September 27, 2009 in City

Civic’s ‘Pirates’ production a delight from stem to stern

By The Spokesman-Review
 

It’s hard to imagine a better start to the Spokane Civic Theatre season than “The Pirates of Penzance,” by Gilbert and Sullivan.

Here’s a show that reaches back to the best classic theater traditions, yet is full of modern snap and Monty Python-like fun. The hero, Frederic (Russell Seaton) isn’t above doing an Elvis hip swivel.

This production is also an ideal example of the collaborative nature of great theater. Let me just list a few of the people who contribute crucially to the almost total success of this show:

•Director Yvonne A.K. Johnson, who fills the show with nonstop comic business involving swords, candlesticks, parasols, ship’s wheels, Queen Victoria and just about anything else that catches her creative eye. She is also responsible for the bright, brisk pace.

•Choreographers Troy Nickerson and Jillian Wylie, who create some of the best comic dance numbers I’ve seen at the Civic, including a Chaplinesque number with the baton-wielding constables and the high-energy “With Cat-Like Tread.”

•Music director Trudy Harris, who delivers the memorable and infectious Arthur Sullivan music with a fine pit orchestra.

•Set designer David Baker and technical director Peter Hardie, who create a set-filling pirate ship, complete with figureheads, crow’s-nests and yardarms, and then in the second act, a gloomy chapel with ruined, artful arches. The silhouetted “reveal” of the ship was worth some oohs and aahs all by itself.

•Jan Wanless and the rest of the costume crew, who fill the stage with dashing buccaneers and sunny Victorian maidens.

And then there’s the big, boisterous cast.

Yes, they, too, hit home runs – although a cricket metaphor would be more apt for this most British of shows.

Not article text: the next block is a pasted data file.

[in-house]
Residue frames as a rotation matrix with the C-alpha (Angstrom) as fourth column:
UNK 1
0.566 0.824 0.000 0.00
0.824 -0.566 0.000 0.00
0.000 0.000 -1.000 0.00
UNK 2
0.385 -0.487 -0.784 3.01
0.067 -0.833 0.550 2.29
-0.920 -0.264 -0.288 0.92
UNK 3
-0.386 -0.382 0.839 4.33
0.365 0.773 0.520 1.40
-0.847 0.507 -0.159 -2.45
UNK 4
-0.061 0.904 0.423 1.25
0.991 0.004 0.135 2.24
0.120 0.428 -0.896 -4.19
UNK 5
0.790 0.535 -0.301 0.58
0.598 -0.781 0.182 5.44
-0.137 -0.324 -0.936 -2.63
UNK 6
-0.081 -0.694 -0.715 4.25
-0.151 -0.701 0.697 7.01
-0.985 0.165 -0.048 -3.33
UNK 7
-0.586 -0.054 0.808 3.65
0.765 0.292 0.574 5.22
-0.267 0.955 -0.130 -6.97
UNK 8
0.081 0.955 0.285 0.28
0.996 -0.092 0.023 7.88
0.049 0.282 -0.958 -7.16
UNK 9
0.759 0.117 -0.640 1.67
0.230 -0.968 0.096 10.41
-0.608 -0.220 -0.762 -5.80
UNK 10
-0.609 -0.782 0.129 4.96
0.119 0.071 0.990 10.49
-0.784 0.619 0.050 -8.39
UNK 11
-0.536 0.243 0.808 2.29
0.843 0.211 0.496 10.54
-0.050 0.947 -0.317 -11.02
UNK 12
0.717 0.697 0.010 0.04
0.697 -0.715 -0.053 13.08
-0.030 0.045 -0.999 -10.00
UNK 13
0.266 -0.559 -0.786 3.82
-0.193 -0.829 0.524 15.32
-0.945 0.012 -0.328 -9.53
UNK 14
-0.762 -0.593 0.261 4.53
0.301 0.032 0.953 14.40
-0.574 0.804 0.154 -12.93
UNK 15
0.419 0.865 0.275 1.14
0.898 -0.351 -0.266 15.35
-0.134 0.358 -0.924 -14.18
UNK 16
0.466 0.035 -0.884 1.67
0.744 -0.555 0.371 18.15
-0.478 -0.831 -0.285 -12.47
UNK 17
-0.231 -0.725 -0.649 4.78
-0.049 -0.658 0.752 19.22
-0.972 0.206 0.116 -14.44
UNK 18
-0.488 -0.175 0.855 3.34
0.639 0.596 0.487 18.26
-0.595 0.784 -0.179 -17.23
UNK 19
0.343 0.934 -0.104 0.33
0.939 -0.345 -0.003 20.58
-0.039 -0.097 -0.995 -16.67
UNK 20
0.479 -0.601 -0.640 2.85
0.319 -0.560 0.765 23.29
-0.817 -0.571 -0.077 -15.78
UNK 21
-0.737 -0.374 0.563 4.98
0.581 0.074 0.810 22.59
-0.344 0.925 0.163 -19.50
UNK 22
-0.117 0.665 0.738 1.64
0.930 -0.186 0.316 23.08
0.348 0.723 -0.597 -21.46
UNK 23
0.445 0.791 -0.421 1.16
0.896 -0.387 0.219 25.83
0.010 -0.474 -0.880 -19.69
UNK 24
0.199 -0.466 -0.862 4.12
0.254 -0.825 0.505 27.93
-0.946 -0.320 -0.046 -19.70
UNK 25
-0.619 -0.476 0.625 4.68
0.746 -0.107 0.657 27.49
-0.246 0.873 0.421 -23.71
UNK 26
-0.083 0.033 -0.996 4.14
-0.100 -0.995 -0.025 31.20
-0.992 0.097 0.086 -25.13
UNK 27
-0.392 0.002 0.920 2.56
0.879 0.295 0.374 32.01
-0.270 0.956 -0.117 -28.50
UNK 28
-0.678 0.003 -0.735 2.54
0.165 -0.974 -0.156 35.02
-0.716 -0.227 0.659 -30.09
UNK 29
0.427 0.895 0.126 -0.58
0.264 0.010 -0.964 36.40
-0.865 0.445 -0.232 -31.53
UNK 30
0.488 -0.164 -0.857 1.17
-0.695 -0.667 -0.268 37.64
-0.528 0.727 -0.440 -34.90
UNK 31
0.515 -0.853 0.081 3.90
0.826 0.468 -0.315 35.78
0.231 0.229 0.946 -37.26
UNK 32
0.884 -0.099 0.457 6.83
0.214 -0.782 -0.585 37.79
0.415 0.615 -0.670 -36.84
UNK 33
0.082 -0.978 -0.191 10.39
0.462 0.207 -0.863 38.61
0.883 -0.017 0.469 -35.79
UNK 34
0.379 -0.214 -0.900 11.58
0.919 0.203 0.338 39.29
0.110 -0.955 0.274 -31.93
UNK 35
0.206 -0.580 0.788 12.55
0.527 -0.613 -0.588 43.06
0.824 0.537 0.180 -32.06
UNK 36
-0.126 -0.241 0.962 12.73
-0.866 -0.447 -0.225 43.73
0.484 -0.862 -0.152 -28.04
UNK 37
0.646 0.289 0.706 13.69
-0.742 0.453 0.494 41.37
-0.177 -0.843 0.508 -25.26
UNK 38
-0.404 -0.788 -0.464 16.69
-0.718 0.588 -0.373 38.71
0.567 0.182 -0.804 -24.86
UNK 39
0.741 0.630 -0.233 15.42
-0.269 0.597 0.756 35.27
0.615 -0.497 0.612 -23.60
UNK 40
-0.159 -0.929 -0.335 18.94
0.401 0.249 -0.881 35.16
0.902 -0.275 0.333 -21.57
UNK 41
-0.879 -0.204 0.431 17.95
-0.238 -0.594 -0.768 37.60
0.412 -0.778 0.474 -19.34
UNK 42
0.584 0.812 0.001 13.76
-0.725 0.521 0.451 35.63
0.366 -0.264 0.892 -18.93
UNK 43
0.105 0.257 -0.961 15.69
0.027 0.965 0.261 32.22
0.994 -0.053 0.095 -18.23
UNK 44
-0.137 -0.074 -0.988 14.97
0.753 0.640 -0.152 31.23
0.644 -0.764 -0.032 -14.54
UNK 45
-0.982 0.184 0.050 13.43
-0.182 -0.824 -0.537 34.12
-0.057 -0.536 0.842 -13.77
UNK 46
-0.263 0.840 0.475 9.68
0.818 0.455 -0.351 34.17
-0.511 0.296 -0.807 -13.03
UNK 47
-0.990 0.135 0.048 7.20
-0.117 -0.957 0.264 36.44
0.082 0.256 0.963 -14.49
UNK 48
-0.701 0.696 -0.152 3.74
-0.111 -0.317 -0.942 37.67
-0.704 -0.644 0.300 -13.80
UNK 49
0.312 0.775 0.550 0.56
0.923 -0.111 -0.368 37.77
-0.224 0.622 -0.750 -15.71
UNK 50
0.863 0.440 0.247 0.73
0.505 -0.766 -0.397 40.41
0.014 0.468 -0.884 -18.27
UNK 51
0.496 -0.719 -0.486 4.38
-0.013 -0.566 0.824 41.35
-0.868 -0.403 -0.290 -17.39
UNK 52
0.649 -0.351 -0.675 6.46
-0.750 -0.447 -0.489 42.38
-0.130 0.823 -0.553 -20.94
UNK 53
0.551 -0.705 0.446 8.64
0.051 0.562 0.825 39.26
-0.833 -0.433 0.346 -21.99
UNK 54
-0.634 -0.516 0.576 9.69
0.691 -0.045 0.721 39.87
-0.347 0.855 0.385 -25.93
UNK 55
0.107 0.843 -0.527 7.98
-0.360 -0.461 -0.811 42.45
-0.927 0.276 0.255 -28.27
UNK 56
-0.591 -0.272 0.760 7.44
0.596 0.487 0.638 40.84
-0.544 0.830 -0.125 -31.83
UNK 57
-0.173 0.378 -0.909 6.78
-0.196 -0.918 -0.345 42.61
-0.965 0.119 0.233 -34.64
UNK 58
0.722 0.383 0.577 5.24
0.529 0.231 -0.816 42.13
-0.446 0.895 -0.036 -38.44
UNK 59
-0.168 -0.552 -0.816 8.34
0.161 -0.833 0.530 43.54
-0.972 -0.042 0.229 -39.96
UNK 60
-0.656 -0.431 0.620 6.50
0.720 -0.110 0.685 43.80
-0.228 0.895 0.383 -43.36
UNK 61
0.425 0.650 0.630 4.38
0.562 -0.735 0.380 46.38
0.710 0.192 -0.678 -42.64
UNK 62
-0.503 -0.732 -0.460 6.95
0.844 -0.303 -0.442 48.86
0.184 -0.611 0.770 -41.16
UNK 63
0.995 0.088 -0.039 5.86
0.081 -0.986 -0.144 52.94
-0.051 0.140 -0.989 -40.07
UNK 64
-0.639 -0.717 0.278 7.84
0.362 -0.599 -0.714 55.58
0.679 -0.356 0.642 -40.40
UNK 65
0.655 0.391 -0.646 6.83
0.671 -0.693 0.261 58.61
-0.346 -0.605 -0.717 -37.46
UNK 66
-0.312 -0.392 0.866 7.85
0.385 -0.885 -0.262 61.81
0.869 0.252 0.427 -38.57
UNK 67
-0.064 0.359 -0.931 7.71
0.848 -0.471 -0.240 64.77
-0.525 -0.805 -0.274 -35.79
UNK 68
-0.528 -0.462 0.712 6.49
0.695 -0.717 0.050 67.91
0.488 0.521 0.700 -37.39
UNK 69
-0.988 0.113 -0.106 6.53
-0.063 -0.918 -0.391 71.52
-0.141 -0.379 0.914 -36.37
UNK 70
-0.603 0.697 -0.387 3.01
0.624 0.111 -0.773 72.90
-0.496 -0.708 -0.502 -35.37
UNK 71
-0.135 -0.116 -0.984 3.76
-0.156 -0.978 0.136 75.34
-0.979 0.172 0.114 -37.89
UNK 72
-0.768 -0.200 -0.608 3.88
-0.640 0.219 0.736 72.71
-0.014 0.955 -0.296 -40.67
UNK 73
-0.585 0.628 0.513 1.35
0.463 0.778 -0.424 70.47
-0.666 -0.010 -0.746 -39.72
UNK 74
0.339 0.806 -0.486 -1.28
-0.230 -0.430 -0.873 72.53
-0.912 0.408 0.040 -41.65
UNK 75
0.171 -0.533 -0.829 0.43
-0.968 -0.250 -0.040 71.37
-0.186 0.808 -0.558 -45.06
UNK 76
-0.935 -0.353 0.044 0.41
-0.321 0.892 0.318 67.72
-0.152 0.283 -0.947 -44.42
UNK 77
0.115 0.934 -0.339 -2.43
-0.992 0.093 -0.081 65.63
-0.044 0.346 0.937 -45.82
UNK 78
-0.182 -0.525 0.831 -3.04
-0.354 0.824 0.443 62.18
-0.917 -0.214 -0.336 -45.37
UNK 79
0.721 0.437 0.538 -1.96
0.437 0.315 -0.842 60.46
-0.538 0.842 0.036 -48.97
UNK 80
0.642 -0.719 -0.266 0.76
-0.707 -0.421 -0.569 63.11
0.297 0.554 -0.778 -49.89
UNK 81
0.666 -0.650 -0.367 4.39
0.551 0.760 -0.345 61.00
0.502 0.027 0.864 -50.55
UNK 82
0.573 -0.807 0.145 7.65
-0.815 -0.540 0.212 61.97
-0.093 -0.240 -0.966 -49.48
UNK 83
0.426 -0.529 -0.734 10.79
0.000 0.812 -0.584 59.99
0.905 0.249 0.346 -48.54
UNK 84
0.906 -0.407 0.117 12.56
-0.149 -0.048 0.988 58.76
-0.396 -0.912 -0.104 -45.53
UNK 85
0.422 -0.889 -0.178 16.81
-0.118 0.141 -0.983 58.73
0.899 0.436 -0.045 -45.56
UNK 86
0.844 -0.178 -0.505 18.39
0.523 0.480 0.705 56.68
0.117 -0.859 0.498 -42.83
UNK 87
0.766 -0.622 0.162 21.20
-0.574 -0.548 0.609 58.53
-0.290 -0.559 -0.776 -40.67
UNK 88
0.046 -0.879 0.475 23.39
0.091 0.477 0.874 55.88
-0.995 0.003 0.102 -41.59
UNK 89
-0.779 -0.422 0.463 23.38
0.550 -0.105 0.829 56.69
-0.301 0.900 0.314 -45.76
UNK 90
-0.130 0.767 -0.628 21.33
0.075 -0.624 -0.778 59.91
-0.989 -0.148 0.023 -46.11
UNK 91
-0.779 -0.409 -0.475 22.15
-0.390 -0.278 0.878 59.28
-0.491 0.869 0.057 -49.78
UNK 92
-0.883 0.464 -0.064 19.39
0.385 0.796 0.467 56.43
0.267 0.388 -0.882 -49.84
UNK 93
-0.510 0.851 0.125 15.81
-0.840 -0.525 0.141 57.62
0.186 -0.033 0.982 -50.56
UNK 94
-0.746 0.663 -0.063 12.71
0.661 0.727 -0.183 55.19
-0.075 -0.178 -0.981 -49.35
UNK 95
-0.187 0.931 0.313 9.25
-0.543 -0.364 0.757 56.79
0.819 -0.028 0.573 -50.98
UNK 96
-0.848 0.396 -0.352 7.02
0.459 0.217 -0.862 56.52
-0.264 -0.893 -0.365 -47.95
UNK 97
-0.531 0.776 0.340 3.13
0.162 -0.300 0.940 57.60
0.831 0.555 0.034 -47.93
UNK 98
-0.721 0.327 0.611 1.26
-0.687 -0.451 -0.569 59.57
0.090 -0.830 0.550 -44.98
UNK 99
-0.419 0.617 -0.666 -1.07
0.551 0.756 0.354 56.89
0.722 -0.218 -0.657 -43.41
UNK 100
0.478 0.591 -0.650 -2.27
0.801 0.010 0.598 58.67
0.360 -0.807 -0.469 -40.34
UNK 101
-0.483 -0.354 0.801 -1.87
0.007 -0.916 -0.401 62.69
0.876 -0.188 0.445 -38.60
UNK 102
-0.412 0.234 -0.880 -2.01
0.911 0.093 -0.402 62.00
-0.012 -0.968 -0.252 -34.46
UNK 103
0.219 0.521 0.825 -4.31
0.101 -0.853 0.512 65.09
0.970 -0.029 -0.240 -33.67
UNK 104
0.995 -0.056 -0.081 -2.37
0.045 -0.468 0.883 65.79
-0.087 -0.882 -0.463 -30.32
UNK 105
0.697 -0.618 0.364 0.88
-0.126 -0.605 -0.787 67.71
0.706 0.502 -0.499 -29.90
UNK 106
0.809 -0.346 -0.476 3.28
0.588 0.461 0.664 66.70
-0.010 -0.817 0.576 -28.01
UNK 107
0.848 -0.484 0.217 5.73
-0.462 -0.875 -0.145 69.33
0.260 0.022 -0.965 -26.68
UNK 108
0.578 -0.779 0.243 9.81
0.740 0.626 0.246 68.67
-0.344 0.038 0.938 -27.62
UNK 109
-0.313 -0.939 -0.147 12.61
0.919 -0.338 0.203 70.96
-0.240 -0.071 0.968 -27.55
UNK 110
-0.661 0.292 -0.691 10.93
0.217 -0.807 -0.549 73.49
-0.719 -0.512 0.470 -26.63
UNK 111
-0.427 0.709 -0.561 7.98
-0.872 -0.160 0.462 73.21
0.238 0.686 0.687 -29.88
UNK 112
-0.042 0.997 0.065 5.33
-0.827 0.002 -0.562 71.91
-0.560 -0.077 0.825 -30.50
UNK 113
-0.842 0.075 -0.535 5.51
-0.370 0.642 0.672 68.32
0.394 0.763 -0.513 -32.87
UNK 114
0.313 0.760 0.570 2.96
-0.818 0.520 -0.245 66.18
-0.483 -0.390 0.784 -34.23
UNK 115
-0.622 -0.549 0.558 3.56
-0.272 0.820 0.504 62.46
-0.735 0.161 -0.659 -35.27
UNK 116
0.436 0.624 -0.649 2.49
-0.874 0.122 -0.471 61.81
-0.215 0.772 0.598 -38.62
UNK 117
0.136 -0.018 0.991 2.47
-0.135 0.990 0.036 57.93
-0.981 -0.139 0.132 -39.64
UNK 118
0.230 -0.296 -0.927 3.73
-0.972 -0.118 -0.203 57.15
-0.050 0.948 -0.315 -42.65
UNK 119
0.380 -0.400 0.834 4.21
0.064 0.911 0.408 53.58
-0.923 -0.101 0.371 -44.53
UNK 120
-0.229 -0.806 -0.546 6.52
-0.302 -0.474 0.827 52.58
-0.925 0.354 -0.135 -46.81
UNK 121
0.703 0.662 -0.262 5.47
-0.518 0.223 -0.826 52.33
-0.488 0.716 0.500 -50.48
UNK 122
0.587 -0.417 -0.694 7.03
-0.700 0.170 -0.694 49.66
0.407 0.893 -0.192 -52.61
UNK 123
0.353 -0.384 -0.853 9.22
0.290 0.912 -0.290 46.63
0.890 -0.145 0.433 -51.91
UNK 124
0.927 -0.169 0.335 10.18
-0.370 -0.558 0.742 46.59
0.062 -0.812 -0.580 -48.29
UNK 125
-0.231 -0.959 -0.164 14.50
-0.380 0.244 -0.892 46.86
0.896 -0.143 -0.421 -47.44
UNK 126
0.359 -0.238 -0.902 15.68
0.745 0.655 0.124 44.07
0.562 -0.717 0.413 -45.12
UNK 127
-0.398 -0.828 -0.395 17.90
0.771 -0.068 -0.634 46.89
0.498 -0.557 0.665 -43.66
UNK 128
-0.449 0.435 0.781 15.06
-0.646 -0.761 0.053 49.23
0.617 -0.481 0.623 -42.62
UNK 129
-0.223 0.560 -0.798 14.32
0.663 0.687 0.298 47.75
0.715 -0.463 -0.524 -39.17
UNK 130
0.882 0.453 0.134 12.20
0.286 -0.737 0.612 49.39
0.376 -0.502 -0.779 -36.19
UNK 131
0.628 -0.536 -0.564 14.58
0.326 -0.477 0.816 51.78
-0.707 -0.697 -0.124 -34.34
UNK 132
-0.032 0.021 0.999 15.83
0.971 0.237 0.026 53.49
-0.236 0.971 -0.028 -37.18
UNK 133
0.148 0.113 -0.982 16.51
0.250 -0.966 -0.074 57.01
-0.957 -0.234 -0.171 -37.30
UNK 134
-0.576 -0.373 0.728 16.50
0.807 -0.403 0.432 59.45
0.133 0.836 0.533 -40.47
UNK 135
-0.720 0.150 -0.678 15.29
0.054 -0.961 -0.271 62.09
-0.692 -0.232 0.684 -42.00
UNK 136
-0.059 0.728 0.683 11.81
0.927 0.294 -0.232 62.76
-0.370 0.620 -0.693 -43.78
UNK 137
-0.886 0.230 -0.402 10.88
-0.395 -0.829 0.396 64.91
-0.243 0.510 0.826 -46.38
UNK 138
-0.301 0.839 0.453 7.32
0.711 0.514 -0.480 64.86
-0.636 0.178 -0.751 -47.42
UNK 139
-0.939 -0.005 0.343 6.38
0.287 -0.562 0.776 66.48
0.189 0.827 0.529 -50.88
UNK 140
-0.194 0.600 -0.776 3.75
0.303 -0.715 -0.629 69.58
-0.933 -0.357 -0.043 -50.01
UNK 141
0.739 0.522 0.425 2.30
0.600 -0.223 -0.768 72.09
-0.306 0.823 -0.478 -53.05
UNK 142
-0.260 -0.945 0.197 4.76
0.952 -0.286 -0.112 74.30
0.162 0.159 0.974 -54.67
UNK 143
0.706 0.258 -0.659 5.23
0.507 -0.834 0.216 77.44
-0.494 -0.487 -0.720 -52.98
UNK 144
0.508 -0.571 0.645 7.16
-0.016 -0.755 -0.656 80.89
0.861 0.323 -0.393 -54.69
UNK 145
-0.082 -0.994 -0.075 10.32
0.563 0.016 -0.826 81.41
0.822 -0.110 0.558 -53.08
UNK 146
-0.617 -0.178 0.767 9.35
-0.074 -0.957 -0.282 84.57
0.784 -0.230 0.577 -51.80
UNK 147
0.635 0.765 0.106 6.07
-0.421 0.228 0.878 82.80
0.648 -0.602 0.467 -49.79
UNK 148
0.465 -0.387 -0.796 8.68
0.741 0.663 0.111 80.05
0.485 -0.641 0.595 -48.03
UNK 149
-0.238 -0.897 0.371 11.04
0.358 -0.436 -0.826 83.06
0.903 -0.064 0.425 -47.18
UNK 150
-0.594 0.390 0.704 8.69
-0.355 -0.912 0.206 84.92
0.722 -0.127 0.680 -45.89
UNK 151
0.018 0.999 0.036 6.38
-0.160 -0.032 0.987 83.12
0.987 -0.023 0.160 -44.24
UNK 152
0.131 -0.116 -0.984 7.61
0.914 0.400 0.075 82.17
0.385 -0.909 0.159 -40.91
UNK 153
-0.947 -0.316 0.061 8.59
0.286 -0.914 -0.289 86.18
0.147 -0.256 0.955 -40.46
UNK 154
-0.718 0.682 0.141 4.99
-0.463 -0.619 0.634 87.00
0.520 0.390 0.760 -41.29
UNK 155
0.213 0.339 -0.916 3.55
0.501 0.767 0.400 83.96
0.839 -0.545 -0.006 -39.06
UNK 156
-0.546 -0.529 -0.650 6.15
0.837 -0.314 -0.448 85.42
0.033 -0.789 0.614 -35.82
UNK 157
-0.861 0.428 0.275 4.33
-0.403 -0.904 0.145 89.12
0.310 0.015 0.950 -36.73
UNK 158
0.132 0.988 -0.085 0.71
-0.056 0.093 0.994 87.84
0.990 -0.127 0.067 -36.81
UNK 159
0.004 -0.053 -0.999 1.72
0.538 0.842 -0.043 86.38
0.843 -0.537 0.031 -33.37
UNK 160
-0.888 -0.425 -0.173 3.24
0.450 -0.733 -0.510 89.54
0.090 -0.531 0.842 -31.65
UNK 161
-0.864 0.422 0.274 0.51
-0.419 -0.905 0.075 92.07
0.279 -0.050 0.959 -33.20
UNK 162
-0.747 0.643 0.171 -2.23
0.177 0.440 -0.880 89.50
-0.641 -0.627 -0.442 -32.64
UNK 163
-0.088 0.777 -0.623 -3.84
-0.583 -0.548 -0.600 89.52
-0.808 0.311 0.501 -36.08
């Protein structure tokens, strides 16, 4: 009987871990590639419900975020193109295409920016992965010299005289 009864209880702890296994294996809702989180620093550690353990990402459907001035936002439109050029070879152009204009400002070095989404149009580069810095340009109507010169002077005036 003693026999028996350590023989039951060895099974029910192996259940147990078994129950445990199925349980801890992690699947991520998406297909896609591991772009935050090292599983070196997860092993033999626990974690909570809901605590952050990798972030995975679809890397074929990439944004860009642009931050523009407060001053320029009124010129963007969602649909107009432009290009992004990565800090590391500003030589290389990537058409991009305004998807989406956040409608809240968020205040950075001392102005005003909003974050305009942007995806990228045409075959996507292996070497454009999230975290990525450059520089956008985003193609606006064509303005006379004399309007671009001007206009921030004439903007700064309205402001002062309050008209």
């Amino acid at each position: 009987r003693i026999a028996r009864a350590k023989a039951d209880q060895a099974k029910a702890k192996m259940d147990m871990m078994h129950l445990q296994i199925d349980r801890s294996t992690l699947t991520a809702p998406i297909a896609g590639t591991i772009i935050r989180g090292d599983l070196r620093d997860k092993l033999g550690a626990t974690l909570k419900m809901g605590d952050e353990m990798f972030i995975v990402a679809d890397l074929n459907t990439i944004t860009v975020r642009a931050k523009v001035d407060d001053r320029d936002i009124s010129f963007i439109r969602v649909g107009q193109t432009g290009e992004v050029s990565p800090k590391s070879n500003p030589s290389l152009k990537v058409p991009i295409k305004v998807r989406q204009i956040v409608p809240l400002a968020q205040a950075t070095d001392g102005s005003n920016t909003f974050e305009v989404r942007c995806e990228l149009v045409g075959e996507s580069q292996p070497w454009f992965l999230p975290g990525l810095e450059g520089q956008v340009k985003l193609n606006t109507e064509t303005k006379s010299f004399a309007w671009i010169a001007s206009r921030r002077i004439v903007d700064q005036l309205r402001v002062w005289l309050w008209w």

The showstopper, without a doubt is Doug Dawson, as Major-General Stanley. He delivers a flawless and hilarious “I Am the Very Model of a Modern Major-General” with a great ear for both the diction and the music. It’s a lightning-fast tongue-twister of a patter song, made even funnier by his Python-like appearance, all skinny legs and giant mutton chops.

The core of the show is handled exceptionally well by a quartet of fine singer-actors: Seaton as Frederic, Andrea Dawson as Mabel, Michael J. Muzatko as the Pirate King and Darnelle Preston as Ruth. I tried, at one point, to figure out who had the best voice among the four, until coming to the conclusion that all are thoroughly professional. Yes, the Civic is an amateur theater, but all four are vocal music pros in their day jobs.

It would take far more space than I have here to describe the flair they bring to their characters, the clever way they have with comic business and the confidence with which they sing these sometimes-tricky operetta pieces.

All I can say is, there can’t be too many other community theaters that can deliver something as ambitious as full-scale Gilbert & Sullivan with such high production values and high musical quality.

And by the way, don’t hesitate to bring the kids. Some children sitting behind me on opening night clearly loved the tender-hearted pirates and laughed hard at the big Keystone Kops chase scene. The Civic should be proud for breathing so much life into a nearly 130-year-old classic.

“The Pirates of Penzance” continues through Oct. 25. Call (509) 325-2507 for tickets.


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